The Art of the Diva
The Sam, Flea Theater
“Leading Ladies Liberated”
Gioachino Rossini: Otello: “Assisa a un pie d’un salice” 
Wolfgang Amadeus Mozart: Così fan tutte, K. 588: “Temerari!... Come scoglio” 
Vincenzo Bellini: Capuleti e Montecchi: “Oh! Quante volte” 
Gaetano Donizetti: Maria Stuarda: “O nube! Che lieve per l’aria ti aggiri” 
Isabella Colbran: Six Petits Airs italiens 
María Malibran: Il mattino 
Pauline Viardot-García: Poem  – Cendrillon (excerpts)
Lily Arbisser (Cendrillon) , Samina Aslam (Maguelonne) , Eugenia Forteza (La Fée) , Nicole Leone (Armalinde)  (sopranos), Eric Sedgwick (piano)
Nicole Leone, Randi Marazzo (Artistic Directors), Victor Khodada (Cendrillon Stage Director)
Henri Decaisne: María Malibran as Desdemona (1830)
Colbran, Malibran and Viardot-García were famous opera singers during the early to mid-19th century in Europe. They were famous as performers of Rossini, Donizetti and Bellini. All three also composed art songs. Viardot even composed opera.
This evening featured not only the songs for which these singers became famous, but also their own compositions, which are seldom heard and deserving of performance. The Modern Reveal and New Camerata Opera remind us of the glorious times of the diva, but also of their wide-ranging style embracing competence, including composition. In our day, Renee Fleming is an actress and Barbara Hannigan, a conductor. (One suspects that she could compose if she chose to.)
Isabella Colbran was married to Gioachino Rossini. Colbran’s connection to royalty kept her off the stage in Naples, the home town of her husband. Rossini wrote many leading lady roles for her before her voice started to go and they divorced.
Malibran and her sister, Pauline Viardot-García were daughters of a famed Italian tenor, teacher and impresario, Manuel García. Malibran by nature astonished. For her sister, the voice was a rebel to pursue not a vessel to command. Malibran was born to the role. Viardot worked for her sumptuous presence.
Malibran, diva of all divas, cast her reflection on Venetian canals as she was polled about and remarked that the canals would never be the same. She once picked up a bouquet of flowers thrown on the stage for Henriette Sontag, her partner in singing that evening. A voice from the balcony cried out, “That is not for you.” Malibran replied, “I wanted to give it to her myself.”
Malibran was the first singer to bring drama to the musical line. She was naturally a mezzo, but for performance purposes trained her voice through discipline and sheer nerve to reach upper registers. She became one with her music. As Desdemona, Malibran tore around the stage escaping from Otello, who she was sure would kill her. Lily Arbisser, in a lovely light but pleasantly piercing soprano, inflected her Desdemona tones with both beauty and fear.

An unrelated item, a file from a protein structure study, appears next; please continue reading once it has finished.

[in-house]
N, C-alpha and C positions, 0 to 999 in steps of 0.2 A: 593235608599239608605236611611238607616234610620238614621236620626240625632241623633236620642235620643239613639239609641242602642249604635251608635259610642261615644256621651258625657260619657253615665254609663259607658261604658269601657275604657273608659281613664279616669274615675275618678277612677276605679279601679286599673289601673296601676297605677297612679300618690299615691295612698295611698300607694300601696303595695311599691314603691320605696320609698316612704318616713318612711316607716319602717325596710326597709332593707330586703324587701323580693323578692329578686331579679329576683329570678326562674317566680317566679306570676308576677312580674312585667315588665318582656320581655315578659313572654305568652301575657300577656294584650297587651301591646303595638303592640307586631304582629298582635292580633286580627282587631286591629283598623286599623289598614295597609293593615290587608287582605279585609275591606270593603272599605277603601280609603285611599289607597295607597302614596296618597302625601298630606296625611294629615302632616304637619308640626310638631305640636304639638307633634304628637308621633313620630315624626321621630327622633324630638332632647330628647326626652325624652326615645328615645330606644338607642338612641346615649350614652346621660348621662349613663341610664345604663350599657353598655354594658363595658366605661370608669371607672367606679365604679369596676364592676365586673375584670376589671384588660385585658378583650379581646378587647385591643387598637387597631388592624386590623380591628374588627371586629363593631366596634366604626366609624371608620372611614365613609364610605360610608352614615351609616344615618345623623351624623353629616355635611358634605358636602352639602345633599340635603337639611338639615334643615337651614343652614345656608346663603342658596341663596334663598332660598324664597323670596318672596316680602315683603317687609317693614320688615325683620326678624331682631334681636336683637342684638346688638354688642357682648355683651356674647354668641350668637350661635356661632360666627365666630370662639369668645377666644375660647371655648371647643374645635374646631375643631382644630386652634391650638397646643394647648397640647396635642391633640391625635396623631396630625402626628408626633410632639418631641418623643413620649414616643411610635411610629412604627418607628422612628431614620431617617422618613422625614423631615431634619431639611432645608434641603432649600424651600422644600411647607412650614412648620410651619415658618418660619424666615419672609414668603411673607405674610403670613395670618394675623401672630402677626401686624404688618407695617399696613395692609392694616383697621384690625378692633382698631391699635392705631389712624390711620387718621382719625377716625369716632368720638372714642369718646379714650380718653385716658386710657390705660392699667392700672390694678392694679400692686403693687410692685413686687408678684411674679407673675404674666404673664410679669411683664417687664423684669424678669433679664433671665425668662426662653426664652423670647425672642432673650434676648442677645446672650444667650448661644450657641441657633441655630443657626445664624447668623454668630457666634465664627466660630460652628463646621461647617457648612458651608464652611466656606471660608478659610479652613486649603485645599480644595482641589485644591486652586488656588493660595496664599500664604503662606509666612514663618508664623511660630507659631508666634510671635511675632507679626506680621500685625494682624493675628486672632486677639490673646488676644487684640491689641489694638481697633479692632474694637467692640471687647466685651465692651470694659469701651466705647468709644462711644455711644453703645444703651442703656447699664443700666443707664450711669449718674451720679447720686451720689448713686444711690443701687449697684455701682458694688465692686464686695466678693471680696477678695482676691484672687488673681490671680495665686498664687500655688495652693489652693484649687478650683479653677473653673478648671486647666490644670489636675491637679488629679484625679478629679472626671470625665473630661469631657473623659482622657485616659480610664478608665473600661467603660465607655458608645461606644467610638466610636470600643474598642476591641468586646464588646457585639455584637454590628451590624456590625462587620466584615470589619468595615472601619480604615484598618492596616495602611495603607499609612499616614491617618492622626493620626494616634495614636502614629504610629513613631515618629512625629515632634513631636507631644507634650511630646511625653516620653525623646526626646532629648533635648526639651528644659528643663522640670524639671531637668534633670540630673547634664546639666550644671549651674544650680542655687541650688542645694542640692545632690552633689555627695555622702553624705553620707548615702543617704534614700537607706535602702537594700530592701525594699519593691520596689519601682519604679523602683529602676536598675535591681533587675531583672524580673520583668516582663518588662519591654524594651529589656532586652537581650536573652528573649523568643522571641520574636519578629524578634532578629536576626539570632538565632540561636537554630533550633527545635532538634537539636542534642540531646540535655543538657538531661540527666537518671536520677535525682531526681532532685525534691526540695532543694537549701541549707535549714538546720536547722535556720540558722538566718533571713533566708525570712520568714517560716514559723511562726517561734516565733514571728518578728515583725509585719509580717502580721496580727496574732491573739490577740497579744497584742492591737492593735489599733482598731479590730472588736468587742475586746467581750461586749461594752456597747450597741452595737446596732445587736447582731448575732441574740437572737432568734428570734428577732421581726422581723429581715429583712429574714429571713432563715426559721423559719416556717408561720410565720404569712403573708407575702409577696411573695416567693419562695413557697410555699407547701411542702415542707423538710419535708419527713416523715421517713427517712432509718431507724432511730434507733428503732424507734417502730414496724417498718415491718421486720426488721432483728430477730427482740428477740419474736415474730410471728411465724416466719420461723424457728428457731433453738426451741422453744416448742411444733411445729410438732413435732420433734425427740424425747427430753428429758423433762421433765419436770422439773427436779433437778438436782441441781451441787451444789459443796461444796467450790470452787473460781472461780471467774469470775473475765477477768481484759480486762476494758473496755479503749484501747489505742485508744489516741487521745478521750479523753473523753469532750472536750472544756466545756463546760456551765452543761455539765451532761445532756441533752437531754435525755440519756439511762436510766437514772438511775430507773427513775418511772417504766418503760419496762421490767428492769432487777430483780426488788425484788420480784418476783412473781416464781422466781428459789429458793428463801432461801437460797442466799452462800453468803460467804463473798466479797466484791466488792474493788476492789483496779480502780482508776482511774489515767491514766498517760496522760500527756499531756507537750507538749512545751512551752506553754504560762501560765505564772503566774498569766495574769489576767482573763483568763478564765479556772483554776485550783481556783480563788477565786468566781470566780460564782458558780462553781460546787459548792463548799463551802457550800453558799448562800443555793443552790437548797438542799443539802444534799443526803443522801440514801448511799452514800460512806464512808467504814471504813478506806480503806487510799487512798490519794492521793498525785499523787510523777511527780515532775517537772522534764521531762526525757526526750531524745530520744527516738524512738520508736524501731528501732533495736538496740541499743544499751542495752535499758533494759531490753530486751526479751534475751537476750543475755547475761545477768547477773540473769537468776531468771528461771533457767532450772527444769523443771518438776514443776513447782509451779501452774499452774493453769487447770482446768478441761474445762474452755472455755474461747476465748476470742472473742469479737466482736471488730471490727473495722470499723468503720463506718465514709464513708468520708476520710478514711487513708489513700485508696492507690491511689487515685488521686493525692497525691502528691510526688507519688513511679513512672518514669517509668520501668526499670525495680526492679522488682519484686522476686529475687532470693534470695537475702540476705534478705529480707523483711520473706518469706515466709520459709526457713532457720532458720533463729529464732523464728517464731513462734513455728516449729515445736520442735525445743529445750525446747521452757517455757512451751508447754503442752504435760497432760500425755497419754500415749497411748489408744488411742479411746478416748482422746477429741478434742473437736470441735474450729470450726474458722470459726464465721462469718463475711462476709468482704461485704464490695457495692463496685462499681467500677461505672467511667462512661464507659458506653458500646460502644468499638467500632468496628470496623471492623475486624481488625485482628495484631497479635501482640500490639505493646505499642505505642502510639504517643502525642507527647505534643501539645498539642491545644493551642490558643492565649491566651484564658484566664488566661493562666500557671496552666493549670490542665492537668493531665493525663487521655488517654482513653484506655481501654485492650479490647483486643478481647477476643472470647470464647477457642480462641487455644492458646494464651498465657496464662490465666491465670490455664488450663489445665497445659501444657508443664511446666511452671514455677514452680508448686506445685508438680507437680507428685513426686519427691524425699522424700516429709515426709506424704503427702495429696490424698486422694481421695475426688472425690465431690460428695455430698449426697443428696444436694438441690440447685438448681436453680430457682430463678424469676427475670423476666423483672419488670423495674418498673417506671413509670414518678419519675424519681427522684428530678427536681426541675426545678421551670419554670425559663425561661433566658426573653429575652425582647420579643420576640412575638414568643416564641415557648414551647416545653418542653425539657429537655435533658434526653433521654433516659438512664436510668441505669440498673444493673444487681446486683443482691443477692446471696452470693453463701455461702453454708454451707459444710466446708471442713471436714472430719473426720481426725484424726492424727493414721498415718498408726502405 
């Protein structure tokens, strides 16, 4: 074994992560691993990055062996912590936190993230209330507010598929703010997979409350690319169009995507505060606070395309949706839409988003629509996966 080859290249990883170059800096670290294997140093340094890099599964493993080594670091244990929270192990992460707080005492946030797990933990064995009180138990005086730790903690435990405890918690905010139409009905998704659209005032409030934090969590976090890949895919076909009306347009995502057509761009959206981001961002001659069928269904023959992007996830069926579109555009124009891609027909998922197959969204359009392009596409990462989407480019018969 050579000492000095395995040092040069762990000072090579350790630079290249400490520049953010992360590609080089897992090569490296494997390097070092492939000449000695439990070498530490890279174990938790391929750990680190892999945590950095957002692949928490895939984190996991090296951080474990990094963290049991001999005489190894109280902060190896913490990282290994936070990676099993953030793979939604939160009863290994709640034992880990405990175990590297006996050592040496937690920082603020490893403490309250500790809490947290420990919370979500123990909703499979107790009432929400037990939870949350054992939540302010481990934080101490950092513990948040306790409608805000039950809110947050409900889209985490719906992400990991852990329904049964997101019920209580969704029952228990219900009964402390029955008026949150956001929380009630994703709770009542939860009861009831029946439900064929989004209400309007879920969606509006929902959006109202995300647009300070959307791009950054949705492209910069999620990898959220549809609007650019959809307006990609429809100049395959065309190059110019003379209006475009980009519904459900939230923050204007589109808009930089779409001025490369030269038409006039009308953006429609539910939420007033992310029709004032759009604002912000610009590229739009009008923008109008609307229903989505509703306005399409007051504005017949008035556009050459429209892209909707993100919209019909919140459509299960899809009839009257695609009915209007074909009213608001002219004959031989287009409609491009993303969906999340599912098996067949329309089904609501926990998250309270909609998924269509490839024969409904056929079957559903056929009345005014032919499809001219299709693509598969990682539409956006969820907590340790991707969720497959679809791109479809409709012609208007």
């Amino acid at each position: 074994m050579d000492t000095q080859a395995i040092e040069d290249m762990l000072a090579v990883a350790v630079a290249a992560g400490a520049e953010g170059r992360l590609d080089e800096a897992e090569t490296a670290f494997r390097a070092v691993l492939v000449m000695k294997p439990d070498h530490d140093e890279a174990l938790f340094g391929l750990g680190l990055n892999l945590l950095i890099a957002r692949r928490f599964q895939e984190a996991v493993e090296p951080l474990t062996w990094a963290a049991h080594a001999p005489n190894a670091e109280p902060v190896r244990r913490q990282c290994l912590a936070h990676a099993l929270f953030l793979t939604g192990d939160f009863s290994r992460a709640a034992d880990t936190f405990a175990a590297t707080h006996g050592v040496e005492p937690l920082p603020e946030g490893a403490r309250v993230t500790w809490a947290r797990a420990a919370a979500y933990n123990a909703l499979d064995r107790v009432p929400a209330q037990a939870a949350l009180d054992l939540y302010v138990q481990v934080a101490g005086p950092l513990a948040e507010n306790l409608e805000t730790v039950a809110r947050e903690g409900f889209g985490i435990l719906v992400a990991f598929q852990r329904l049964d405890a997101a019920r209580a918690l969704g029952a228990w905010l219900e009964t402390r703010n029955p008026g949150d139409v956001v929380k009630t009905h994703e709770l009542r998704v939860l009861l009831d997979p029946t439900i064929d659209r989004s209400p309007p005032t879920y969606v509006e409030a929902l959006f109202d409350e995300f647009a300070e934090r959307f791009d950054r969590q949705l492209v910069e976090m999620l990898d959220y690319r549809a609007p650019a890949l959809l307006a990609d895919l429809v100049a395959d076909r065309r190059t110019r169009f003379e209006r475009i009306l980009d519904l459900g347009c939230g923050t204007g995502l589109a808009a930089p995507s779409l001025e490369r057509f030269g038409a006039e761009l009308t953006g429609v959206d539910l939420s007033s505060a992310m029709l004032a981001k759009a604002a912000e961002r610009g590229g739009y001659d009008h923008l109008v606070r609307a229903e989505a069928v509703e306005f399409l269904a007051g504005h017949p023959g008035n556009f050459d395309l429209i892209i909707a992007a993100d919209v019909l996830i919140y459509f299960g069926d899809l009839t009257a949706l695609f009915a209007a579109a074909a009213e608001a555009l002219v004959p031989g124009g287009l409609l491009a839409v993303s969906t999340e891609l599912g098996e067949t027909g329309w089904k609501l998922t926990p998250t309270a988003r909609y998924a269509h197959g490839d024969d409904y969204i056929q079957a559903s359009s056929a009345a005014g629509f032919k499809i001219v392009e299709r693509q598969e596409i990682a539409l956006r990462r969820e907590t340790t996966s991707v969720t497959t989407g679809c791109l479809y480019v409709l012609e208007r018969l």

Malibran was the first singer to throw her all at the roles she sang. She in fact sang herself to death. Choosing to ride a beautiful but untamed horse in Manchester, she was thrown from the saddle, one foot stuck in a stirrup and dragged along before she could be rescued. This effectively ended her career and her life. She would say of less successful singers that they had not suffered enough. This surely was not Malibran's problem.
Her sister Viardot was more sensitive than sensational, and had a surpassing imagination and intelligence. Nicole Leone sang a Fiordiligi aria from Così fan tutte. Mozart, of course, was the foundation of all opera companies in the early to mid-nineteenth entry. Viardot is known to have sung parts of the opera, but never apparently sang the entire work.
Eugenia Forteza performed from Bellini’s I Capuleti e Montecchi, which both García sisters had sung often. Samina Aslam displayed that same rich mezzo which could echo to the heavens and characterized Malibran’s voice. Donizetti wrote Maria Stuarda for her. This juicy, desperate role was perfect for Aslam’s rich voice.
Compositions by Colbran were sung by Lily Arbisser. Eugenia Forteza sang María Malibran’s music and Samina Aslam gave us Viardot, who lived a long life and composed often.
We had a sampling of delightful scenes from Viardot’s Cendrillon in which all the divas sang beautifully together. The evening made one yearn for the return of the diva to the opera stage. Trails of chiffon hung from the ceiling across the stage. The singers often wrapped themselves in the frothy material as they sang. Camp was clearly part of their performance when humor was required. These young divas clearly appreciate the art of the diva and revived it for a moment in New York.